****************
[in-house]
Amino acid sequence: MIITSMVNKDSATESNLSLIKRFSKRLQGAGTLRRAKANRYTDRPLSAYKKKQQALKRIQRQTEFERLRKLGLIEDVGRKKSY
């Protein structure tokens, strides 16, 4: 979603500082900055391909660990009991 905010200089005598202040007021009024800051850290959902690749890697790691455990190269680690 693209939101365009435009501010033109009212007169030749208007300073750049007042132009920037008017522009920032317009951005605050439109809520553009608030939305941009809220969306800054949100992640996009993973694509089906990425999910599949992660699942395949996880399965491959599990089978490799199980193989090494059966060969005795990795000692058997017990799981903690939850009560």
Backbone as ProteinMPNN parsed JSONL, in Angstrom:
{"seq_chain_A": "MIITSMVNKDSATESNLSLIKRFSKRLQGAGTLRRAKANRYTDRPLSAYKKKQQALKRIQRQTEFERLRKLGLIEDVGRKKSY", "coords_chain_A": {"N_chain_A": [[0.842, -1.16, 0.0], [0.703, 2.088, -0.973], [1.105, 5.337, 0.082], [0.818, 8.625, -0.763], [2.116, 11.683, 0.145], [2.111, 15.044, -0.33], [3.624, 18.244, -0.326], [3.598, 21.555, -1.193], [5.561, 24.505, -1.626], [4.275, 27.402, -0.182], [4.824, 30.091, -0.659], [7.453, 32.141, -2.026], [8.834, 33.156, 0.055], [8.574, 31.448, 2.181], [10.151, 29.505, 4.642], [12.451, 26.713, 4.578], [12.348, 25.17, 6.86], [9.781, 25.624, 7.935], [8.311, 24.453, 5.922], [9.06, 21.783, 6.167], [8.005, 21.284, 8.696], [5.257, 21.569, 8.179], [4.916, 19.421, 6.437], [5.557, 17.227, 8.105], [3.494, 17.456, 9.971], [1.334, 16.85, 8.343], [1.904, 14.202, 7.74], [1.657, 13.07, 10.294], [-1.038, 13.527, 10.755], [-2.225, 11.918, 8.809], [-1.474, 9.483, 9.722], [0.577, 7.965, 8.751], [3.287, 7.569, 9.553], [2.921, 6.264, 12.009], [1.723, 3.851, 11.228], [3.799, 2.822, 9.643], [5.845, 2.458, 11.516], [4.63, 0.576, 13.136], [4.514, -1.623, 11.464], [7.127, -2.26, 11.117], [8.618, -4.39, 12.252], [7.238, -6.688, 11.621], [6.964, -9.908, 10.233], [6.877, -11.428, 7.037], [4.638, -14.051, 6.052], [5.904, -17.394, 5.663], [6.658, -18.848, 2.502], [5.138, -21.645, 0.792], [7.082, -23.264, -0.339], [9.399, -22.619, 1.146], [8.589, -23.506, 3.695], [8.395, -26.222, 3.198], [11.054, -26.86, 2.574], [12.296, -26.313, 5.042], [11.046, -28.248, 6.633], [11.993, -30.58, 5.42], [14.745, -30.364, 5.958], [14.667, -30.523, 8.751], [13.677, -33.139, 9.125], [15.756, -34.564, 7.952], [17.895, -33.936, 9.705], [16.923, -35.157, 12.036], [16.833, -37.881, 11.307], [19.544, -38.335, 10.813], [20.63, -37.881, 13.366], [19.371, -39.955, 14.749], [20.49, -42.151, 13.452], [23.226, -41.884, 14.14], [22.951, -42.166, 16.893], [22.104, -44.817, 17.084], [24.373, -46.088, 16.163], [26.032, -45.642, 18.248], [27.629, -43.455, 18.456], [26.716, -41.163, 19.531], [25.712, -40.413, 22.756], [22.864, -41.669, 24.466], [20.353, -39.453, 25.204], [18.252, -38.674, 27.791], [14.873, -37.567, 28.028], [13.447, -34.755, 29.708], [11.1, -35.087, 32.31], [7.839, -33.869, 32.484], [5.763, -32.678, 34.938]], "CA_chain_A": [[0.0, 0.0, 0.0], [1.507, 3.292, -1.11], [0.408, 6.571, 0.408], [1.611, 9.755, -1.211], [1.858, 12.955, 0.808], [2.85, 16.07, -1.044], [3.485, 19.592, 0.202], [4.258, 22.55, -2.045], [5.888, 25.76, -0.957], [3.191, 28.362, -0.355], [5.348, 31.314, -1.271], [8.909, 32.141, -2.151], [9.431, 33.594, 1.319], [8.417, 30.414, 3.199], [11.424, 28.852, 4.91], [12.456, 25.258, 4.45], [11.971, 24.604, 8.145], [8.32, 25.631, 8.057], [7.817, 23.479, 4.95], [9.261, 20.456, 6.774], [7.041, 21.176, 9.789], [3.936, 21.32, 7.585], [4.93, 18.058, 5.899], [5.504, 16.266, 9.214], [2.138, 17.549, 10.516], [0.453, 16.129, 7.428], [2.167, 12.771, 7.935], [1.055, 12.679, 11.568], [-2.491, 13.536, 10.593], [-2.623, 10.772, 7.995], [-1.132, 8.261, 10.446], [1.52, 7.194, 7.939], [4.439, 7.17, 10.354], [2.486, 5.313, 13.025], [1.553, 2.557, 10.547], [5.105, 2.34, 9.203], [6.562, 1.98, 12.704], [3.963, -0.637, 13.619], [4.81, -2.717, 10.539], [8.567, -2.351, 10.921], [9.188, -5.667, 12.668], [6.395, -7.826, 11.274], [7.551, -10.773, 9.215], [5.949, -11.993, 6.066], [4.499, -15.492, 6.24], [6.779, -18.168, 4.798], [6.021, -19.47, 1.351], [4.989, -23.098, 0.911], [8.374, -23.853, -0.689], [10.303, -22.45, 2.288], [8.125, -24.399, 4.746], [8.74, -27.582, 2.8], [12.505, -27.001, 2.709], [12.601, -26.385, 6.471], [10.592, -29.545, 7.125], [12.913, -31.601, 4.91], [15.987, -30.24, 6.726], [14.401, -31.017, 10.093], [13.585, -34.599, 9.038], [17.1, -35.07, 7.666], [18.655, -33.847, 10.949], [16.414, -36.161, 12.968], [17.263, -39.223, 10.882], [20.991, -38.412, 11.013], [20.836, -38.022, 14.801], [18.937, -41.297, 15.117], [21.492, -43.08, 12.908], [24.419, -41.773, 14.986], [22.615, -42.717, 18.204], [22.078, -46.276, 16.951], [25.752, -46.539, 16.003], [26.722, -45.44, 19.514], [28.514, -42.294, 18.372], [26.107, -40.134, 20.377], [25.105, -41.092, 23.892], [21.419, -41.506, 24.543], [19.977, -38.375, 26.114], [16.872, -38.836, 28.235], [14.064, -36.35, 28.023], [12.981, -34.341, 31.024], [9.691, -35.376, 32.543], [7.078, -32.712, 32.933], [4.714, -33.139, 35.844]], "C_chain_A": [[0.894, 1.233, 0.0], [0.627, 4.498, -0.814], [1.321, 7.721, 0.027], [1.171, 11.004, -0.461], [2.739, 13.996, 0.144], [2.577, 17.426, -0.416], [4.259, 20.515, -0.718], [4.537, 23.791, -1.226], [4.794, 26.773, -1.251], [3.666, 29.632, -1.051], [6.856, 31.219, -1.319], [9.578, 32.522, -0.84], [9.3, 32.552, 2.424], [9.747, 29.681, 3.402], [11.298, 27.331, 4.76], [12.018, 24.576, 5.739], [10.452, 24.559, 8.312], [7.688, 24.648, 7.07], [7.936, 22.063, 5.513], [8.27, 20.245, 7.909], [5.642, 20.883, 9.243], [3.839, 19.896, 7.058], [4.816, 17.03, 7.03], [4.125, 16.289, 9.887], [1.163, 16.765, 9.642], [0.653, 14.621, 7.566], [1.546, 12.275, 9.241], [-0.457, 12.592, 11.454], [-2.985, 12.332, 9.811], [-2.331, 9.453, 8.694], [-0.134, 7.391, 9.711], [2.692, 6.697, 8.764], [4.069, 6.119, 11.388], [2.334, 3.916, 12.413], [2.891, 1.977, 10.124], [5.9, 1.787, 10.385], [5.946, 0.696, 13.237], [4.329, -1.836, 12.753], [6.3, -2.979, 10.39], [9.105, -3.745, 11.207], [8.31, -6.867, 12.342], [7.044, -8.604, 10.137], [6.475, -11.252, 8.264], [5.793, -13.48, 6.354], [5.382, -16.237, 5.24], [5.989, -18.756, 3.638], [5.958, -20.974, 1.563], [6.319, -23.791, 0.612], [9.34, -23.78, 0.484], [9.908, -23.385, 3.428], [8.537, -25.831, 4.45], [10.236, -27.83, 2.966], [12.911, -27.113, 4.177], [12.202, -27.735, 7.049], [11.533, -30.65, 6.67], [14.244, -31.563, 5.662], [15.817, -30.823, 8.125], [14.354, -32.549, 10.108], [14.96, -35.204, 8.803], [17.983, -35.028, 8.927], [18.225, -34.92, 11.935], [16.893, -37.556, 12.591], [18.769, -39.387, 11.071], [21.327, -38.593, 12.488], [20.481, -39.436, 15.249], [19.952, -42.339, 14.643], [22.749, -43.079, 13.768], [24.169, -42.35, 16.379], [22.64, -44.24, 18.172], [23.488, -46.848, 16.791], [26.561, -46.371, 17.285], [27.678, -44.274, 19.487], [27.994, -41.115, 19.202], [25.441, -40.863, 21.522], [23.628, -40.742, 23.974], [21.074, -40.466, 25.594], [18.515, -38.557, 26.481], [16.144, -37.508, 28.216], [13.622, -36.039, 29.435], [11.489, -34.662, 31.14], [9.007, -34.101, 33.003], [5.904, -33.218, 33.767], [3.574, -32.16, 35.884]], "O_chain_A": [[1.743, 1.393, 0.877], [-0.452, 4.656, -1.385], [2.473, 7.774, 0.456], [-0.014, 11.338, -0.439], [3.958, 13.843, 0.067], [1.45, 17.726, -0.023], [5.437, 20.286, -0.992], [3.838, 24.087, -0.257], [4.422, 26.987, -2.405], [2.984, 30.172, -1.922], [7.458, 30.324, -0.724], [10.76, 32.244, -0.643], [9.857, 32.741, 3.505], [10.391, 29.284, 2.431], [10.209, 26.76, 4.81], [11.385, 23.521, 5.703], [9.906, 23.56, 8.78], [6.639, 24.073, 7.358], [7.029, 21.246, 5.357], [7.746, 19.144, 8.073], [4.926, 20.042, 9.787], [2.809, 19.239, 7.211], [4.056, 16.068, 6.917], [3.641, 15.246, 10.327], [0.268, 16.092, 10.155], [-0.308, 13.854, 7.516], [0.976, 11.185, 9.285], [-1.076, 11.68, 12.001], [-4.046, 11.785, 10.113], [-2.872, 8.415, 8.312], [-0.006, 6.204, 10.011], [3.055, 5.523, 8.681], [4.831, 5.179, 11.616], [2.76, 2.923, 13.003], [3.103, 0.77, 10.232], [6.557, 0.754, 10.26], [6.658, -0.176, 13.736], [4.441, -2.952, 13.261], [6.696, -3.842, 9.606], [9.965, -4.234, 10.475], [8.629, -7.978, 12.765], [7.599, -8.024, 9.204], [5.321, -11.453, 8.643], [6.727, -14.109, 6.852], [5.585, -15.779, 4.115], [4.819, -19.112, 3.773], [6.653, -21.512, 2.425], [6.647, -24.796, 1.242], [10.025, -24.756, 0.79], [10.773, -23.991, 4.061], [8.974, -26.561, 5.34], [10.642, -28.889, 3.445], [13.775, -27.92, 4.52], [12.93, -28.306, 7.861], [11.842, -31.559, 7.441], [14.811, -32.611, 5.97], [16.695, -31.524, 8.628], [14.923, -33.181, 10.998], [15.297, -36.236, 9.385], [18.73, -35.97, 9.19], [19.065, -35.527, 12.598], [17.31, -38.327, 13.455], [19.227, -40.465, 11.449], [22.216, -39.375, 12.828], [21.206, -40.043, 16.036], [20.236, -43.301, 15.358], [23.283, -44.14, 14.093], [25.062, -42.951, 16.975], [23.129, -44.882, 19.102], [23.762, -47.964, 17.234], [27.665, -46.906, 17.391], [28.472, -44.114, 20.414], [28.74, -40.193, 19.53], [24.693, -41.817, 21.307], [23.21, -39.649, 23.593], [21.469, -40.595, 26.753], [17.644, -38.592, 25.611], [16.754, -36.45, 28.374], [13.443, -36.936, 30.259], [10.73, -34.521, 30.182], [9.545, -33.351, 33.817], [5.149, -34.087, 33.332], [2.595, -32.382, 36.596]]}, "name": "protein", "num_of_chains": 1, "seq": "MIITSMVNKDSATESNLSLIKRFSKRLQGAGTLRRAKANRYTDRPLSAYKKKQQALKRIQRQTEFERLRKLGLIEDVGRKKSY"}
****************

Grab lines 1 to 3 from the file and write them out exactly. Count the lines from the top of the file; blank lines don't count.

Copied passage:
[in-house]
Amino acid sequence: MIITSMVNKDSATESNLSLIKRFSKRLQGAGTLRRAKANRYTDRPLSAYKKKQQALKRIQRQTEFERLRKLGLIEDVGRKKSY
């Protein structure tokens, strides 16, 4: 979603500082900055391909660990009991 905010200089005598202040007021009024800051850290959902690749890697790691455990190269680690 693209939101365009435009501010033109009212007169030749208007300073750049007042132009920037008017522009920032317009951005605050439109809520553009608030939305941009809220969306800054949100992640996009993973694509089906990425999910599949992660699942395949996880399965491959599990089978490799199980193989090494059966060969005795990795000692058997017990799981903690939850009560």